“This is a very exciting find,” said project co-director Hannah Cole, who for six years has been leading digs on the remote Ardnamurchan peninsula in the Scottish highlands. “Though we have excavated many important artifacts over the years, I think it’s fair to say that this year the archaeology has really exceeded our expectations.”
Viking boat burials are extremely rare, in part because only prominent individuals received the reverent and elaborate sendoff. In the Norse religion, valiant warriors entered festive and glorious realms after death, and it was thought that the vessels that served them well in life would help them reach their final destination. Distinguished raiders were also equipped with weapons and valuable goods for the afterlife, even if they were to be cremated.
Although its wooden timbers decomposed long ago, the outline of a ship surrounds what’s left of the body—fragments of an arm bone and several teeth—found in the Ardnamurchan grave. Hundreds of metal rivets that once held the vessel together, some with wood shards still attached, also remain. The dig also revealed a knife, an axe, a sword with an ornate hilt, a shield, part of a bronze drinking horn, pottery and other possessions that the dead chief might have needed for the hereafter—all encrusted with centuries of rust but shown by X-rays to be in remarkable condition.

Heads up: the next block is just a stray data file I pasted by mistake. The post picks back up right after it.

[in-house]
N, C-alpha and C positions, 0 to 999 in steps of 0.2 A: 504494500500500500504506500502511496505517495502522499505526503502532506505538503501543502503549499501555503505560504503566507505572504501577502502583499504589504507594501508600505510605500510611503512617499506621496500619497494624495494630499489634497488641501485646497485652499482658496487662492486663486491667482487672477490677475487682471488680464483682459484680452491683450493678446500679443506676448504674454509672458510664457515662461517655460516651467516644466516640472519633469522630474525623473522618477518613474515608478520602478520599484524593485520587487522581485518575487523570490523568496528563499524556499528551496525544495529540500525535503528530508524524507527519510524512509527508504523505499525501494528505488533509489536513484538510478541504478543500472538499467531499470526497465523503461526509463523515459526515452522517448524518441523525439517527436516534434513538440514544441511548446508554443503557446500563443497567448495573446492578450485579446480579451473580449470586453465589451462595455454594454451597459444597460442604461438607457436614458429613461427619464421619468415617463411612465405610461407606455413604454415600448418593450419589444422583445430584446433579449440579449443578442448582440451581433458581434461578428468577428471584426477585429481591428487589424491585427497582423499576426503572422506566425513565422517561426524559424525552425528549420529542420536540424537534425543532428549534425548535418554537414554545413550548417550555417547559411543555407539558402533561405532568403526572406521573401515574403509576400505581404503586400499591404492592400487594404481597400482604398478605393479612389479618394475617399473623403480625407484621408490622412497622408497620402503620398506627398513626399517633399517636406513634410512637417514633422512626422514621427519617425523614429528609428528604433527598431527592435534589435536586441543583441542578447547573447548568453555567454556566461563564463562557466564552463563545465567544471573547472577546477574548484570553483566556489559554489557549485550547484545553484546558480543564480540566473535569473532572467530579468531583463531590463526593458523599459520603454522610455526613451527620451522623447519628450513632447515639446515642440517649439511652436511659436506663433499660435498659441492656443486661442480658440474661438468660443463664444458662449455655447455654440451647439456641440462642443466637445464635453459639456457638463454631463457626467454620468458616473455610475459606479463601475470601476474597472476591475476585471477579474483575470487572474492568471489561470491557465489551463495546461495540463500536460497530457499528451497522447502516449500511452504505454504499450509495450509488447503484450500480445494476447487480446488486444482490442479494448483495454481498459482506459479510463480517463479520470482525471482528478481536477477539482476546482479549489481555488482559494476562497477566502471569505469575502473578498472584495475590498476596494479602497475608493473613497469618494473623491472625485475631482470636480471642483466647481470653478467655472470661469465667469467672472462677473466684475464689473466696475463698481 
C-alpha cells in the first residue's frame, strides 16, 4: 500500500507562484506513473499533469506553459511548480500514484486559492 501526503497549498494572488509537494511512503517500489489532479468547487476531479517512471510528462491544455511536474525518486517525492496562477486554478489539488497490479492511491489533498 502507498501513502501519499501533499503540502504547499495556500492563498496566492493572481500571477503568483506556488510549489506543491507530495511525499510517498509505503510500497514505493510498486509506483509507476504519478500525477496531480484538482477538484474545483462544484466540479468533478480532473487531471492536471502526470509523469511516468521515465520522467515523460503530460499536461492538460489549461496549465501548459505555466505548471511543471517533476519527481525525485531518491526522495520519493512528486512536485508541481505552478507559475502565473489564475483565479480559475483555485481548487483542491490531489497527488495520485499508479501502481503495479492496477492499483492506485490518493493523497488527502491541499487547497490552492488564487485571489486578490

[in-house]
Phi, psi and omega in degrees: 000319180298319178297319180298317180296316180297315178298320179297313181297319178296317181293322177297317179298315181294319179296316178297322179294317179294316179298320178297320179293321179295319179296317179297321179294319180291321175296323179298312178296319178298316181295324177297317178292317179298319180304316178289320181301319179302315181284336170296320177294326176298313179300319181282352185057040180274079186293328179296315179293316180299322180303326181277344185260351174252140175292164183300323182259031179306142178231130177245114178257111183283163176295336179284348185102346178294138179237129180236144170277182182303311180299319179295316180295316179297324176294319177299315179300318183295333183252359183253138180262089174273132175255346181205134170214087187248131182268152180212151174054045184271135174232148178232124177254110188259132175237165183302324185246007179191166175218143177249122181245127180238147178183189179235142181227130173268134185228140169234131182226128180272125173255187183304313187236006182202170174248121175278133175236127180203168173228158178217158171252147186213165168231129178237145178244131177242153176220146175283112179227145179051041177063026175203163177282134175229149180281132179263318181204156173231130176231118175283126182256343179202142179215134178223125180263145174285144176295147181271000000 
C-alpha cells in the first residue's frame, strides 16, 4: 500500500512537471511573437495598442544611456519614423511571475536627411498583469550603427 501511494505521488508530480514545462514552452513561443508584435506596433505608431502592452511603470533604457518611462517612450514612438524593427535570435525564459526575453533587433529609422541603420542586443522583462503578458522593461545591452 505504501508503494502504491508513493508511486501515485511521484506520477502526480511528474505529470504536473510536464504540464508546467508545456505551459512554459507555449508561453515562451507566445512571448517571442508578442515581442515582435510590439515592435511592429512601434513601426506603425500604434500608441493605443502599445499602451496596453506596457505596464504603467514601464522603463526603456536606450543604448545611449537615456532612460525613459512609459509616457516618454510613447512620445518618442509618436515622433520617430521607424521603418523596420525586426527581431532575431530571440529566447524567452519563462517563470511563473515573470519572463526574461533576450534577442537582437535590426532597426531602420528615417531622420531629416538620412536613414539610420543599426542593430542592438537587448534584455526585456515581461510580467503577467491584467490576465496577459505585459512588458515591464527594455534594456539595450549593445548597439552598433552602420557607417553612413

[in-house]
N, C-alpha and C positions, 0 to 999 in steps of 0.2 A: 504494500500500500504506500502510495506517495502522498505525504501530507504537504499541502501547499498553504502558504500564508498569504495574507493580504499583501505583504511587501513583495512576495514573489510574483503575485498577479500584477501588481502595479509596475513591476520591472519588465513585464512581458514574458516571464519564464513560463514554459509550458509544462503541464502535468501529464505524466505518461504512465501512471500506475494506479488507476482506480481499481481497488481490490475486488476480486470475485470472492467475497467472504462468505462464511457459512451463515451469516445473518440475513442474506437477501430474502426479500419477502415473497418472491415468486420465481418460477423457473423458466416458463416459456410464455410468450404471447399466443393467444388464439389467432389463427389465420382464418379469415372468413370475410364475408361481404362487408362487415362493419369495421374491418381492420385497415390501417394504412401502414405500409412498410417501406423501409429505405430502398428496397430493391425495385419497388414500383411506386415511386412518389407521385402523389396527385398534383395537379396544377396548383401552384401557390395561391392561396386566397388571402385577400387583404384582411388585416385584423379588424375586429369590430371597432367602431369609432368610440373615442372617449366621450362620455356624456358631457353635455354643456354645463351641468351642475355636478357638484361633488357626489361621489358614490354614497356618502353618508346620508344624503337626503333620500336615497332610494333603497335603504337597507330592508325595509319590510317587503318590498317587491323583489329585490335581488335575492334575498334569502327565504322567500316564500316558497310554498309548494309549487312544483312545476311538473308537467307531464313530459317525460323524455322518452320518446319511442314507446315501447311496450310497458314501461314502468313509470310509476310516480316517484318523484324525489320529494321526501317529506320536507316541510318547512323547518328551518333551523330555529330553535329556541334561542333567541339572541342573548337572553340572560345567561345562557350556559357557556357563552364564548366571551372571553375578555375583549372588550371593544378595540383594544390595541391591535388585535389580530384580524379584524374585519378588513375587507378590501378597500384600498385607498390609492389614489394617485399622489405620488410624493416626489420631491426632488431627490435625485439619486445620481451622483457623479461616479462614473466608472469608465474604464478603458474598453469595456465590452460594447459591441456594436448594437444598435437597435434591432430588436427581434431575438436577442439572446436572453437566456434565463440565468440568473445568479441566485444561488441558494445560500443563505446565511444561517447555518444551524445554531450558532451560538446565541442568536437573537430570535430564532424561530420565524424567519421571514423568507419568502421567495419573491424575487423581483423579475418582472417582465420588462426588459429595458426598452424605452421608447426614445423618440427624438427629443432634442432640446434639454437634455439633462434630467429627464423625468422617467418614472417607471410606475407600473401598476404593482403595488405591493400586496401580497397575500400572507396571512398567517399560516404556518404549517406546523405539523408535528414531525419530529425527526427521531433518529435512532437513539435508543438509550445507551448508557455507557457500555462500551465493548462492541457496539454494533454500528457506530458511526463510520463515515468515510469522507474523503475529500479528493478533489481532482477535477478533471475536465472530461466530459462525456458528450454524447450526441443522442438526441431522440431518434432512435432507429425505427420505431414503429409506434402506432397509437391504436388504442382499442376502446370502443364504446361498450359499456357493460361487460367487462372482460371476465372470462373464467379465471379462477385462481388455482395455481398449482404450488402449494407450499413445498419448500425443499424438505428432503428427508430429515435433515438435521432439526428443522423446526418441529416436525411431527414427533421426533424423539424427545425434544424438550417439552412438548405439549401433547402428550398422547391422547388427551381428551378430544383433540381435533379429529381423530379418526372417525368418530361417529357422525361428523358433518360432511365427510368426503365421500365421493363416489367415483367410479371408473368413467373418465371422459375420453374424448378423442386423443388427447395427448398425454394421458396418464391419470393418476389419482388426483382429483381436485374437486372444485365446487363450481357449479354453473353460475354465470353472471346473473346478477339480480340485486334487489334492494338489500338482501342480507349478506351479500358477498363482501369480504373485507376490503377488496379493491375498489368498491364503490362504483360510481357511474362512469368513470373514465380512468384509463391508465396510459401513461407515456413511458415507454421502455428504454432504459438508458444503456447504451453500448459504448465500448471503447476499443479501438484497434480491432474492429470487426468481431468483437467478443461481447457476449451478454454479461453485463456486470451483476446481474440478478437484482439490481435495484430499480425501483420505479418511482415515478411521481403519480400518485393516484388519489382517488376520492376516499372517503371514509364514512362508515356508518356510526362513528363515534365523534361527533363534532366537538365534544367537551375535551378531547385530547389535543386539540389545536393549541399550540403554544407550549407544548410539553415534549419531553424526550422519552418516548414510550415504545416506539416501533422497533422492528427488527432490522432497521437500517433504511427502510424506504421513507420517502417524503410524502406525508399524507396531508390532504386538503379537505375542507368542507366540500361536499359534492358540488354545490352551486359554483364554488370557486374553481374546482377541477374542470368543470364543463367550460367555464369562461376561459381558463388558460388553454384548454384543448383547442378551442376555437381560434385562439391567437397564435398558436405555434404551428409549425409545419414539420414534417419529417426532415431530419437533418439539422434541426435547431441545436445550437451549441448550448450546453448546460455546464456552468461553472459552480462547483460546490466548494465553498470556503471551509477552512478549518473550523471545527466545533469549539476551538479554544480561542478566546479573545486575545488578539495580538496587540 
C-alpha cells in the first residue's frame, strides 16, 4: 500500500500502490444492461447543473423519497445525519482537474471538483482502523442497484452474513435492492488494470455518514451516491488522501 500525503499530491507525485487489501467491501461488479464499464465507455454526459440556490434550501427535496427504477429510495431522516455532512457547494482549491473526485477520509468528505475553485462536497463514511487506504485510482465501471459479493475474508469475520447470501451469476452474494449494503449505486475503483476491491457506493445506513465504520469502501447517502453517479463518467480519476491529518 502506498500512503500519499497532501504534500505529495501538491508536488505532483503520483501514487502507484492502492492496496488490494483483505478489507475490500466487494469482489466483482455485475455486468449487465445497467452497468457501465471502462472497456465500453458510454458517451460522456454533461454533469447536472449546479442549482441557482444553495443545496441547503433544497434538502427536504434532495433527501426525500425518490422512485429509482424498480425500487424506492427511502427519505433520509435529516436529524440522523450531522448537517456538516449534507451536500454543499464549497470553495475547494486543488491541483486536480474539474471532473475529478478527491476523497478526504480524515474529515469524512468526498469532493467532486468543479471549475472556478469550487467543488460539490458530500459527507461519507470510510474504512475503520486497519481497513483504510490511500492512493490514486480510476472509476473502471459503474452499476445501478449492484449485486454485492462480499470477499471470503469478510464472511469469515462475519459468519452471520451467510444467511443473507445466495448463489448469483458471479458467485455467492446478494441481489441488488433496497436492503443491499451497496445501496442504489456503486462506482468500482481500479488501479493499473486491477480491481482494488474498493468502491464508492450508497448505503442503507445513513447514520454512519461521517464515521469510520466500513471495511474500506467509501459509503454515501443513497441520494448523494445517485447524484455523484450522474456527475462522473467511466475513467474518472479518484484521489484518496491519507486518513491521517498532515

“A Viking boat burial is an incredible discovery, but in addition to that, the artifacts and preservation make this one of the most important Norse graves ever excavated in Britain,” said Cole. A handful of other boat burials have been unearthed on the UK mainland, but lack of expertise and outdated techniques made these early excavations unsuccessful. The best-preserved examples come from Norway, Denmark and Sweden.
The seafaring Scandinavians known as the Vikings raided and settled coastal sites in the British Isles and beyond between the ninth and 11th centuries. In the 10th century, when the Ardnamurchan Viking was laid to rest, Norsemen occupied Ireland, Scotland and northwest England, and some had already begun converting to Christianity. This was apparently not the case for the mourners who interred the newly discovered warrior, whose grave bears traces of pagan traditions including stones covering the body.
With support from several universities and organizations, archaeologists and students have uncovered a number of treasures at Ardnamurchan, a peninsula that is thought to have been an important site even in prehistoric times. Examples include graves dating back 6,000 years and an Iron Age fort, discovered earlier this year. Oliver Harris, another co-director of the project, said that previous digs focused on burial practices between 6,000 and 2,800 years ago, long before the Vikings pillaged Britain’s shores. But, he said, “the find we reveal today has got to be the icing on the cake.”